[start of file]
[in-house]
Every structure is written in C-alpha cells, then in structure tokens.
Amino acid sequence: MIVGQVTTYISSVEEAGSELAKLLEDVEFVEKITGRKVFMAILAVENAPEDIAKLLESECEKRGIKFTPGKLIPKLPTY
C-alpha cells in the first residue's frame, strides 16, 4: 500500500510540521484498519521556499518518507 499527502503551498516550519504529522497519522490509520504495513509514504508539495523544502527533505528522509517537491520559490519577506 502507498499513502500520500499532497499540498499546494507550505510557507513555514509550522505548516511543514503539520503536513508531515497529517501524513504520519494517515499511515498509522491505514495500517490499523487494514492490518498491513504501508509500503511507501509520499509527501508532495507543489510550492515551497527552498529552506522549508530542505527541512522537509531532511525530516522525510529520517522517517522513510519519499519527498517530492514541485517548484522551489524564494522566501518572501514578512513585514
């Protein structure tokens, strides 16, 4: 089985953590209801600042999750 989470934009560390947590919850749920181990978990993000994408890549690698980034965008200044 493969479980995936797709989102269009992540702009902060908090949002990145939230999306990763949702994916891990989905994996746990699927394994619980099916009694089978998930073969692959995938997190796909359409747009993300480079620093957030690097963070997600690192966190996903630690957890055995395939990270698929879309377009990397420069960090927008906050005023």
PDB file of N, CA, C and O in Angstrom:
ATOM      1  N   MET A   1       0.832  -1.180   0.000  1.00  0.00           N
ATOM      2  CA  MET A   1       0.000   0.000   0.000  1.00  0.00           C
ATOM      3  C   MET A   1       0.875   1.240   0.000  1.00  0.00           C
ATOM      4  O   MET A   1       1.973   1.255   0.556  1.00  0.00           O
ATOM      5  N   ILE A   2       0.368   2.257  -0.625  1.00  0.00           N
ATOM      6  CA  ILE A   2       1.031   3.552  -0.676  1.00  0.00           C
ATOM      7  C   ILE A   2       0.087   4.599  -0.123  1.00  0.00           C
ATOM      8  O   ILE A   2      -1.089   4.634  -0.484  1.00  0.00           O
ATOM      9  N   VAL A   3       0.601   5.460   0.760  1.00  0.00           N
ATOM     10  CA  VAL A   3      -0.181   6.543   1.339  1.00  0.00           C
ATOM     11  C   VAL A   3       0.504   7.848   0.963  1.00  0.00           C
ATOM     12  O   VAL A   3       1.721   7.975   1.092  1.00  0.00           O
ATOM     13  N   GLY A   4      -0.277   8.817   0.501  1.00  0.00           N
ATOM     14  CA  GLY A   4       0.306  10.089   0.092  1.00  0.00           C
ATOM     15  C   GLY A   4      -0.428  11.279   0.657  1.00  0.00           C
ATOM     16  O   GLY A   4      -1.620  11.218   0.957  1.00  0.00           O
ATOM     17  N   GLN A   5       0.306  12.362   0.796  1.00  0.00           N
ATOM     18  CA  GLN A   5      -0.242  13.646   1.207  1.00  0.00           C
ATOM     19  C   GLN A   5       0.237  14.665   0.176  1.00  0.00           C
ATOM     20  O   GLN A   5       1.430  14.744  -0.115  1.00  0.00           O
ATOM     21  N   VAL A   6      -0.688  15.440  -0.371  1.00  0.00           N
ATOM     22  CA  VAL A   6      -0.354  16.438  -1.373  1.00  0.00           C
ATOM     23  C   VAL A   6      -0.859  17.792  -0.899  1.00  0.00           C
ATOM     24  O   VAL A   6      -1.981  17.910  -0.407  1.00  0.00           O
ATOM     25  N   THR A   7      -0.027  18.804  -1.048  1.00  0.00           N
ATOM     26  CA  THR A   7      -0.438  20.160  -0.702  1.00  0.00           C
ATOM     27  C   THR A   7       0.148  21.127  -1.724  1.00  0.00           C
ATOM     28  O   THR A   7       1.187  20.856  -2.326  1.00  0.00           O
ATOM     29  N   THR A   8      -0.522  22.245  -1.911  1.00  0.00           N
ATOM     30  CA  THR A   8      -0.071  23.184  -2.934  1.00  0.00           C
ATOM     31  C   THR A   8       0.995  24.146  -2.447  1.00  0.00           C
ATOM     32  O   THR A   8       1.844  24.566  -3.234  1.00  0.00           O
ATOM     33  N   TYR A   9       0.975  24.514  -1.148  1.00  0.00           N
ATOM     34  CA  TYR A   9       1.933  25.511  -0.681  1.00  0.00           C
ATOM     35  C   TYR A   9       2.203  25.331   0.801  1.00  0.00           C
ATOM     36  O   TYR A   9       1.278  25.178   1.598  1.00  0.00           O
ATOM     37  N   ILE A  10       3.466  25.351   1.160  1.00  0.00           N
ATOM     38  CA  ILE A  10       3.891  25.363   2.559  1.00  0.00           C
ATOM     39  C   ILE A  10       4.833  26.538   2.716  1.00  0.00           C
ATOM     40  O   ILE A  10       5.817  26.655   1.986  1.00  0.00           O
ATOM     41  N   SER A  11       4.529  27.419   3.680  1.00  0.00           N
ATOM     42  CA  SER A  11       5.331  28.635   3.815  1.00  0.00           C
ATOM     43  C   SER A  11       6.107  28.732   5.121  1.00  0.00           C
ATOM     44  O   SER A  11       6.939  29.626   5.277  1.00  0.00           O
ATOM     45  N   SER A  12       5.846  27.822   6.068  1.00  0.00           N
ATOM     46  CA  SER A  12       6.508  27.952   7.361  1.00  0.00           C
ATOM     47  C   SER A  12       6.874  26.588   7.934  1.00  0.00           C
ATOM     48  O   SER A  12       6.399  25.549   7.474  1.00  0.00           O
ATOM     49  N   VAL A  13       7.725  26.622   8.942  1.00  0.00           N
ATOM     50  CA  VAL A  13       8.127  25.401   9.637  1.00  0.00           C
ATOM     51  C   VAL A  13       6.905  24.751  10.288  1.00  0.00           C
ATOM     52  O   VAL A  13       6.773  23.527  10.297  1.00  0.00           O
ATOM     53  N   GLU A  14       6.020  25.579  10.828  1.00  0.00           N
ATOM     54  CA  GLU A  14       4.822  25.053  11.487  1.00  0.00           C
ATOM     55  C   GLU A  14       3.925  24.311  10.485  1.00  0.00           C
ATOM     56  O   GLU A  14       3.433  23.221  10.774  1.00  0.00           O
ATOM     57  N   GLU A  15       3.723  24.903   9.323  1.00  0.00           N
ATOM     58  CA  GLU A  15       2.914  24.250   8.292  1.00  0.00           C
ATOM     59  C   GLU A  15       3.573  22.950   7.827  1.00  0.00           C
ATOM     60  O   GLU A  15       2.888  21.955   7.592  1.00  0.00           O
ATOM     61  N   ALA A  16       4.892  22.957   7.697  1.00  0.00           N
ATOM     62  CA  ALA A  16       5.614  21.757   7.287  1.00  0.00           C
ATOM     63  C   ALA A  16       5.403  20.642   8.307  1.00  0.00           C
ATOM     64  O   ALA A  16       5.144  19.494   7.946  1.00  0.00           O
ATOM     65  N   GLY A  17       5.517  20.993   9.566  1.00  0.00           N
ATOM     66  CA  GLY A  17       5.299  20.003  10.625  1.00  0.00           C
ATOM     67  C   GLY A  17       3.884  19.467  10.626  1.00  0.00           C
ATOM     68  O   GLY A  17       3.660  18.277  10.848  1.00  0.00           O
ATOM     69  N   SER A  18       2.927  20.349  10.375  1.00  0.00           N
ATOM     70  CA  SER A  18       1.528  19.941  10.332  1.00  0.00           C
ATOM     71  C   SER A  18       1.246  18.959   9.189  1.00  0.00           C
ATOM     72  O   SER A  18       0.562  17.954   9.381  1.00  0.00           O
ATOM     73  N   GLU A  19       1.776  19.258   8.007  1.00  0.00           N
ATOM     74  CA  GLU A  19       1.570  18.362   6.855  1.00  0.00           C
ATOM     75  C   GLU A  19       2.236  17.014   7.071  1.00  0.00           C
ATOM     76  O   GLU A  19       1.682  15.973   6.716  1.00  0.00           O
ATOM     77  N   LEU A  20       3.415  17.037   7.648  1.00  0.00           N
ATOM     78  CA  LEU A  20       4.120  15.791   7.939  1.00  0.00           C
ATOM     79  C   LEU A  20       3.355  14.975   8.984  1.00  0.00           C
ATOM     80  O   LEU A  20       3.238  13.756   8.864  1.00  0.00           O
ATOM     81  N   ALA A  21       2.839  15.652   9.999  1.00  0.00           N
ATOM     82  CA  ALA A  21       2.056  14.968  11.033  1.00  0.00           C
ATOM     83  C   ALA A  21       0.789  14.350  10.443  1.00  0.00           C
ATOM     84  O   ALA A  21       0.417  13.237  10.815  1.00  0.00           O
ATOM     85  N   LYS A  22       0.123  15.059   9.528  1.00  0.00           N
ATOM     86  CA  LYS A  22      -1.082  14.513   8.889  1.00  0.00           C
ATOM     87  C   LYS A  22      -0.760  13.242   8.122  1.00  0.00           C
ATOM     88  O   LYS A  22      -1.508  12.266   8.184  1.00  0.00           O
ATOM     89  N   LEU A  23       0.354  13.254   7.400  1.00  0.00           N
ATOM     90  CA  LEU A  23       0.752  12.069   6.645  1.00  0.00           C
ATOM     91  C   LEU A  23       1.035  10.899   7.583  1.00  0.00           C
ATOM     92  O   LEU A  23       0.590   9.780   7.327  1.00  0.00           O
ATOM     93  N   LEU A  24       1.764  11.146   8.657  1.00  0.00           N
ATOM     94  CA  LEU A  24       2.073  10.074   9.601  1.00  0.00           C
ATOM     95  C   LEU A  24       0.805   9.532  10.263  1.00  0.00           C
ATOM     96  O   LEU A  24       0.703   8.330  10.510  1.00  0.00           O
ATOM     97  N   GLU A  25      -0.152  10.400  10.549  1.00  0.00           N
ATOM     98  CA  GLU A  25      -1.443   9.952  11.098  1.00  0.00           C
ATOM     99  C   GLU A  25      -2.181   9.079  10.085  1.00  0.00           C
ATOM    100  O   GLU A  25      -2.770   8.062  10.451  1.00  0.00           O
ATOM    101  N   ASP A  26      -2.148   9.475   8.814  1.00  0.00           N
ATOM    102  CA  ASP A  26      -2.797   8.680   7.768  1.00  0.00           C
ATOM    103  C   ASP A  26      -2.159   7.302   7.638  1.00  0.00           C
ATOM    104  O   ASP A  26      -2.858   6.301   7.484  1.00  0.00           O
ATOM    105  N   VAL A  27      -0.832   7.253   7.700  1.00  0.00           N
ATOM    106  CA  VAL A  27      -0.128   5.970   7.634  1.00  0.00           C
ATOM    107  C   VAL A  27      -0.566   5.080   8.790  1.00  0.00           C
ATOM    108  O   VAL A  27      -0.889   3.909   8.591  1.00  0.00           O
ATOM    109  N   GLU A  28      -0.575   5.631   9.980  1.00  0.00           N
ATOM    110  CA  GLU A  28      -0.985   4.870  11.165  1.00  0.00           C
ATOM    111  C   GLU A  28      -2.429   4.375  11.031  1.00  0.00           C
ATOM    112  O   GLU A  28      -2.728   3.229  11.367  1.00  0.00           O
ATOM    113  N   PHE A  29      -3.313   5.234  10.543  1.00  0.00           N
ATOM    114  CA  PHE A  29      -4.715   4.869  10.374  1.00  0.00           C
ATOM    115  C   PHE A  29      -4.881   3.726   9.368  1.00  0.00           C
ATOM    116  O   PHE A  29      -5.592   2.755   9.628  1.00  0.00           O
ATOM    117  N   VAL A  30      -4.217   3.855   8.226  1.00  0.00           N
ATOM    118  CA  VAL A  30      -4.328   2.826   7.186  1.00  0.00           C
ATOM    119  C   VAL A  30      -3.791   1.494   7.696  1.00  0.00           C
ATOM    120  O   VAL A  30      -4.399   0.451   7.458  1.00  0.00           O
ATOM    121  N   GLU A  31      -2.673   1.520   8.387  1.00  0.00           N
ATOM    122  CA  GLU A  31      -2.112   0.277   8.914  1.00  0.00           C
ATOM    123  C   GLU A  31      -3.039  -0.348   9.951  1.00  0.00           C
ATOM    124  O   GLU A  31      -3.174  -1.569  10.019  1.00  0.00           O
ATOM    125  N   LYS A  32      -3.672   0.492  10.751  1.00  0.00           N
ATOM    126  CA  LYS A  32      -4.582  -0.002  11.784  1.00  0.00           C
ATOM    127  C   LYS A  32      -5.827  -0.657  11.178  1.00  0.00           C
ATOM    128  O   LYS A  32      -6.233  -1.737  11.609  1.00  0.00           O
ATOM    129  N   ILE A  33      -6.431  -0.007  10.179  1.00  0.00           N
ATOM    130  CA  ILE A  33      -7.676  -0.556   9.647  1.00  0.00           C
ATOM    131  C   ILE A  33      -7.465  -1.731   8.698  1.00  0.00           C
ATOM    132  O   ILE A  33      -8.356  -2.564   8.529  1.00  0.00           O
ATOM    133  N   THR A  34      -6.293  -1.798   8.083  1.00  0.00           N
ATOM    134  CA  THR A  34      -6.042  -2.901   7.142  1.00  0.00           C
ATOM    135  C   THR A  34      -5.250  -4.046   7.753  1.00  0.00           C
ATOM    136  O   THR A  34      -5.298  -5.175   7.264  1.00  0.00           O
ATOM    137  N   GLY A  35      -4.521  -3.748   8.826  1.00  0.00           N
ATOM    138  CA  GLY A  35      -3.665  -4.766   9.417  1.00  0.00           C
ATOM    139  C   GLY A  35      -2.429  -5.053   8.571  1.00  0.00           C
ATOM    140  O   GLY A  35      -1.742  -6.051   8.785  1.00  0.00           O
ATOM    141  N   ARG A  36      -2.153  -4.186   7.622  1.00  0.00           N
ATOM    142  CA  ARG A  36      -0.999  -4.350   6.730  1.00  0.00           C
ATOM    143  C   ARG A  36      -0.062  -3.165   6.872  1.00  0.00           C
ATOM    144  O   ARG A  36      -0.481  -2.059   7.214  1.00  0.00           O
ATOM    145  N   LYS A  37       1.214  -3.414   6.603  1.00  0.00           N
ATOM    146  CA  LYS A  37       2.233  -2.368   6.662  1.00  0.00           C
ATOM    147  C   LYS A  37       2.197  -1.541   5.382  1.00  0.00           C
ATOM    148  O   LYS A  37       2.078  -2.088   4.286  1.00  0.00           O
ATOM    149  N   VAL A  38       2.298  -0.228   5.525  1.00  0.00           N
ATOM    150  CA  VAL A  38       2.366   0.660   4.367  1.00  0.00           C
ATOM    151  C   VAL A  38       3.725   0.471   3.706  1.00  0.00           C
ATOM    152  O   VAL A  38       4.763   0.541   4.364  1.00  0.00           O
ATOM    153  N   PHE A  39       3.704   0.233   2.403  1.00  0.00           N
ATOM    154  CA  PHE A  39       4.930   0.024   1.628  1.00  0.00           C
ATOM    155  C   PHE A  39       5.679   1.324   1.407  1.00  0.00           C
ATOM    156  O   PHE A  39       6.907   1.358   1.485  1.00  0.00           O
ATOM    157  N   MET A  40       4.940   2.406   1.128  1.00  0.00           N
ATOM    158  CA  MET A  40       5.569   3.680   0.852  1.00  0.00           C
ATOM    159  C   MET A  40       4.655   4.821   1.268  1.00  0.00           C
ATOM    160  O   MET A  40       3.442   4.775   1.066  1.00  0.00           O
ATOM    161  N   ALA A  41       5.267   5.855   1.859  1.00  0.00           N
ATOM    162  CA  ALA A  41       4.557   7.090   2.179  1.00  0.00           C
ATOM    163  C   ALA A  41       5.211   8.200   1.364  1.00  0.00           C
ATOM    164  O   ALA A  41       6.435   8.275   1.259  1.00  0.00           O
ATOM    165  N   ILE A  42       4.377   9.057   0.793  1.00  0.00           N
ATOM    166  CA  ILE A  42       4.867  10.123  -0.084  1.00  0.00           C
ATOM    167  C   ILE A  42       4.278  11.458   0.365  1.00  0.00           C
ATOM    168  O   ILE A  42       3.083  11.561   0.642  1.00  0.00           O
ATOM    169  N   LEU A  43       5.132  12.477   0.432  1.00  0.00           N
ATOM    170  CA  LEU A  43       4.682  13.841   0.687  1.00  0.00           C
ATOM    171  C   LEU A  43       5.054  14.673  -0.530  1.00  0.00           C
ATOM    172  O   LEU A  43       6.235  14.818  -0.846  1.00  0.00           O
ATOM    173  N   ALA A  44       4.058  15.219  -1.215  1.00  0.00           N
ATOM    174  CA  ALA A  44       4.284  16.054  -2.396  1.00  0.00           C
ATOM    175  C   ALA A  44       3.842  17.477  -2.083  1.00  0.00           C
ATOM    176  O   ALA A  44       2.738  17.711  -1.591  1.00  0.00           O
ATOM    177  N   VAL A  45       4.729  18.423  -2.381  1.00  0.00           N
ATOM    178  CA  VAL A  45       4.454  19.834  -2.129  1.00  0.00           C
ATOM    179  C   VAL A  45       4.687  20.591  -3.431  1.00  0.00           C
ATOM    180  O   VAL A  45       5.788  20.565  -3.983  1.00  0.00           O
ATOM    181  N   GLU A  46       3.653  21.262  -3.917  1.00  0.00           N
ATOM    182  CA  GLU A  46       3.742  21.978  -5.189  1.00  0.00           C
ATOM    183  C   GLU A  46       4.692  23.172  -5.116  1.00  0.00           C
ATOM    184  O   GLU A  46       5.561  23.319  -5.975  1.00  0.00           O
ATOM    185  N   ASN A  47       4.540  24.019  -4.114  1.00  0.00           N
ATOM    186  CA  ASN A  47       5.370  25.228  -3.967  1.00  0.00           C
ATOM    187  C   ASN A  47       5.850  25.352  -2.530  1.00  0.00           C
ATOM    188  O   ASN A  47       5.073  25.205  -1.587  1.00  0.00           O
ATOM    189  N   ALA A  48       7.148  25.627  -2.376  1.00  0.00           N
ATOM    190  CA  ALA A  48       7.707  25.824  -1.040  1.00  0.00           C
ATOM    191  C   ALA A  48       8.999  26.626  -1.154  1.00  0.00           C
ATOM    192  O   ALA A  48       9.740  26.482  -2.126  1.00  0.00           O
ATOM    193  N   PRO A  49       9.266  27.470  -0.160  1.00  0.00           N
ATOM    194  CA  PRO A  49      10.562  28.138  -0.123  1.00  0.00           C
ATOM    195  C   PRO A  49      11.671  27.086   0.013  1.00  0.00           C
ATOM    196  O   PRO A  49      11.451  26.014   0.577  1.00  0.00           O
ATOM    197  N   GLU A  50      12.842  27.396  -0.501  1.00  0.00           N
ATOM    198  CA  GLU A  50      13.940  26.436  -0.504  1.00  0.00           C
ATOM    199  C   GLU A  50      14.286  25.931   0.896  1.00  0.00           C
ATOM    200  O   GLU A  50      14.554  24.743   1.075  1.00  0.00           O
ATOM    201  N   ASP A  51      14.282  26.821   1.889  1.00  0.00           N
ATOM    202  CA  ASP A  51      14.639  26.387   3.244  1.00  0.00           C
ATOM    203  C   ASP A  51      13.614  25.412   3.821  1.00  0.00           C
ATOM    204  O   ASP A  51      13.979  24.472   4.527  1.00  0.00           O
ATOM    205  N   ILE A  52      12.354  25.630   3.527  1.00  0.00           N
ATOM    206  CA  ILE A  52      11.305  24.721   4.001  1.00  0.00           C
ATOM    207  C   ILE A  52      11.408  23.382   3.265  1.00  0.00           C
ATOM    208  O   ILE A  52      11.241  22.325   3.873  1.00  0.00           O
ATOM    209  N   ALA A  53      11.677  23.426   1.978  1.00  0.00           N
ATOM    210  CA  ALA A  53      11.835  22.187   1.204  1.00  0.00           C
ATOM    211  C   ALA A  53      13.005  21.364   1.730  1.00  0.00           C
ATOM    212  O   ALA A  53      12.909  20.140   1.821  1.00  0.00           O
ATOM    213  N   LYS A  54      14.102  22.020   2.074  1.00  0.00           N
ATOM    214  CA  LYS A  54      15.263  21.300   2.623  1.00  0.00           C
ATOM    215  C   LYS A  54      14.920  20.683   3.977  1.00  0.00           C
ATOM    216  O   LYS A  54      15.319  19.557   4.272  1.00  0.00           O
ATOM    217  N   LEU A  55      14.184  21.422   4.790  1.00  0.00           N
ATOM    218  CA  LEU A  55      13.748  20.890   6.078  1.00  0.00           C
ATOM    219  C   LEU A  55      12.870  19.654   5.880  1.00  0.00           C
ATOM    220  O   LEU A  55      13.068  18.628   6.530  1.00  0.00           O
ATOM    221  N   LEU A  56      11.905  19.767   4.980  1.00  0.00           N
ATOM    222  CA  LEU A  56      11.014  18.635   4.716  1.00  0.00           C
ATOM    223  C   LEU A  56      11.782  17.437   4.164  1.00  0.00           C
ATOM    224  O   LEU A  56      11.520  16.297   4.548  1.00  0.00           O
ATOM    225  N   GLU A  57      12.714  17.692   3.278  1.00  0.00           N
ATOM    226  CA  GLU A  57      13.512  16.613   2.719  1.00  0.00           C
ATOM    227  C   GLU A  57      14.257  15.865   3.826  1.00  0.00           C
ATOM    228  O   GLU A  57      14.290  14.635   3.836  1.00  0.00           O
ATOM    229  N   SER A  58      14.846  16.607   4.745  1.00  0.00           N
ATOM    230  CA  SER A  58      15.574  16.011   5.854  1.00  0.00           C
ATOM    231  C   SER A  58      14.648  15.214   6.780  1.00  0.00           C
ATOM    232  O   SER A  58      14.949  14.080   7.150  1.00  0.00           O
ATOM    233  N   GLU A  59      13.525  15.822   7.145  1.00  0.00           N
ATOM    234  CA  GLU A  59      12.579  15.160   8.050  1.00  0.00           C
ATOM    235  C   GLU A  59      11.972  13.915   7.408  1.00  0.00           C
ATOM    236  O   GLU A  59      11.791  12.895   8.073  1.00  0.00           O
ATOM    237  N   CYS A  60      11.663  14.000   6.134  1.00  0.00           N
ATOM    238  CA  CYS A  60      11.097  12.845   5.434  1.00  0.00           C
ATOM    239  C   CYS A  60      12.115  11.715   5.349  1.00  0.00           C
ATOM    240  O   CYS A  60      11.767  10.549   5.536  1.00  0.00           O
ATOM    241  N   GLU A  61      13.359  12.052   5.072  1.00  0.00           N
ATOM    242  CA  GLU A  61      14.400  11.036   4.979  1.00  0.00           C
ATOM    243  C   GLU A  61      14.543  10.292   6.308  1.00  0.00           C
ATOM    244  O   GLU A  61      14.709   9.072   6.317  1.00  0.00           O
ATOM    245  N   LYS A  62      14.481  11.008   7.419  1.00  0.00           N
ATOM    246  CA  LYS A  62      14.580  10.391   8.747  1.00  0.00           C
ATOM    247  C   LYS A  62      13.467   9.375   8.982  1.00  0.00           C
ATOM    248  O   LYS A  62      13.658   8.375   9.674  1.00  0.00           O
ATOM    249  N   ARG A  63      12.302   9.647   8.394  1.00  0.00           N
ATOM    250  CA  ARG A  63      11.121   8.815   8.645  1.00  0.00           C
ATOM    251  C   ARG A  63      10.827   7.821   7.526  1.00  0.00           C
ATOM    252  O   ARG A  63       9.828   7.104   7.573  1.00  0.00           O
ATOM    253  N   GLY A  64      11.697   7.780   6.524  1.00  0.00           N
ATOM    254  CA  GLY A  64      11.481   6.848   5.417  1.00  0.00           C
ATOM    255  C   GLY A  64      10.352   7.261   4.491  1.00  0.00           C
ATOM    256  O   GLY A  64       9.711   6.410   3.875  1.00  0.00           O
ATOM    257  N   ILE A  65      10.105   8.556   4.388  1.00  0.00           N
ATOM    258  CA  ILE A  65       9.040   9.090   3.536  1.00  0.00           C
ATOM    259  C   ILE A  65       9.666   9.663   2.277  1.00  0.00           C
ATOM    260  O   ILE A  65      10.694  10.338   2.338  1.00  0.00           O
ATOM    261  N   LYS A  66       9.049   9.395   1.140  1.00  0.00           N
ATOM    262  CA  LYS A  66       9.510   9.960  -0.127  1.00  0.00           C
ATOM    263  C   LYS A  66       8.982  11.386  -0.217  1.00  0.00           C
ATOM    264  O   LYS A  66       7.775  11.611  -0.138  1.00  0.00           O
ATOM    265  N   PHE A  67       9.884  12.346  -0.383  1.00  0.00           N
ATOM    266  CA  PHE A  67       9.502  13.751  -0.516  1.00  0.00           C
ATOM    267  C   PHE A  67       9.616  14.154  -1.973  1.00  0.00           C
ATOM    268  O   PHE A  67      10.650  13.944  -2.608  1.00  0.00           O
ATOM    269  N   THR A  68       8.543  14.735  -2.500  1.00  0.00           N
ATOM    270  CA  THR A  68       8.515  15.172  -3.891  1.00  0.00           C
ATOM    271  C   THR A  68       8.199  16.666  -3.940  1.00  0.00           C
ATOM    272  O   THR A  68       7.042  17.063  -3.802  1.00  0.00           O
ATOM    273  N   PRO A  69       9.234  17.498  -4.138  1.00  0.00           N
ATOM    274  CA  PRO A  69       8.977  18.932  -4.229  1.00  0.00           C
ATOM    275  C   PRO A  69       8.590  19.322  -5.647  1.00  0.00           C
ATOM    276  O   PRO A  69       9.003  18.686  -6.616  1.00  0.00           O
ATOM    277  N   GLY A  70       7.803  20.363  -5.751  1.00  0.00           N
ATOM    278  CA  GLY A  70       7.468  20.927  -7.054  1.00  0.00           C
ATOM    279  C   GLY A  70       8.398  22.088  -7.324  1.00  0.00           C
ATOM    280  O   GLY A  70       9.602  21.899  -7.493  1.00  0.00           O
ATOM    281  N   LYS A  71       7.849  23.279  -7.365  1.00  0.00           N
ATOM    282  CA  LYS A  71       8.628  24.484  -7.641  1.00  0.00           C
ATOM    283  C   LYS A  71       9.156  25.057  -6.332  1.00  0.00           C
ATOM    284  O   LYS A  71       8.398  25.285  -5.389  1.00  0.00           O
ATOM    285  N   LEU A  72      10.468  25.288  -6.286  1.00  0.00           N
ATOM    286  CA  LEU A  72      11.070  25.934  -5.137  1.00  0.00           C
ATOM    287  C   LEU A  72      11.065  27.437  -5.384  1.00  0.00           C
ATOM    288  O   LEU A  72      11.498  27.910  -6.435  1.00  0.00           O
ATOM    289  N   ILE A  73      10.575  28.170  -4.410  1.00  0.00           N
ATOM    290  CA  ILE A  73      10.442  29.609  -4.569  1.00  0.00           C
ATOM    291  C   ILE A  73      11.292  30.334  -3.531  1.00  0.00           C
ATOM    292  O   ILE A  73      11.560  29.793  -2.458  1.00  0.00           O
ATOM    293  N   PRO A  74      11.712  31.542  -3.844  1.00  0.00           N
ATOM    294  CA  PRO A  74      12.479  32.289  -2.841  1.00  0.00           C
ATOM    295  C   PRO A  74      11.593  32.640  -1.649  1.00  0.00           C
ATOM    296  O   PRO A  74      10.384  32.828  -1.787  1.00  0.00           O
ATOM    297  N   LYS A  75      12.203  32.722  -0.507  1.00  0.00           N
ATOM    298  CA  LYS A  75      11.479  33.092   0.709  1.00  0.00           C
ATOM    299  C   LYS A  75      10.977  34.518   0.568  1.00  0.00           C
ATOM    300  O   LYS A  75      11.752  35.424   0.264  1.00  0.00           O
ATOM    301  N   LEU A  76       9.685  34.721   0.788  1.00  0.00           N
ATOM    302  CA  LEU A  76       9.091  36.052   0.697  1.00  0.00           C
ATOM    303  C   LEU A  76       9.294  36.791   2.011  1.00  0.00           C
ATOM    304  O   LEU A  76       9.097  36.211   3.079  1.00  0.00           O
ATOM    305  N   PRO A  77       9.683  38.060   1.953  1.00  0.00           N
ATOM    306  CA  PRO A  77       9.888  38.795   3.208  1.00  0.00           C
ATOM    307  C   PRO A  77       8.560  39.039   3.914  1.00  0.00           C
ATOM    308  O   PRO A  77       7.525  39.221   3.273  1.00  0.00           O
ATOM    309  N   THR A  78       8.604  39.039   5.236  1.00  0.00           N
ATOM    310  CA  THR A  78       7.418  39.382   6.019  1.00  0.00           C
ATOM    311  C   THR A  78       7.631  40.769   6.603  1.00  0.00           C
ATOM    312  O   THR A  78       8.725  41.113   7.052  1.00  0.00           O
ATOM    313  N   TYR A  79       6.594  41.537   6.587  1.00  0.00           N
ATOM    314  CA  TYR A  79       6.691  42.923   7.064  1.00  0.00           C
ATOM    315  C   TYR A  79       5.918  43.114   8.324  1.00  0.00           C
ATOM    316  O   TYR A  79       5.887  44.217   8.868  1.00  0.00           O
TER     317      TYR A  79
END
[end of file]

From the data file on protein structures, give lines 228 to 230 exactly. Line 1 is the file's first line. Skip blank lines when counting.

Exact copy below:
ATOM    222  CA  LEU A  56      11.014  18.635   4.716  1.00  0.00           C
ATOM    223  C   LEU A  56      11.782  17.437   4.164  1.00  0.00           C
ATOM    224  O   LEU A  56      11.520  16.297   4.548  1.00  0.00           O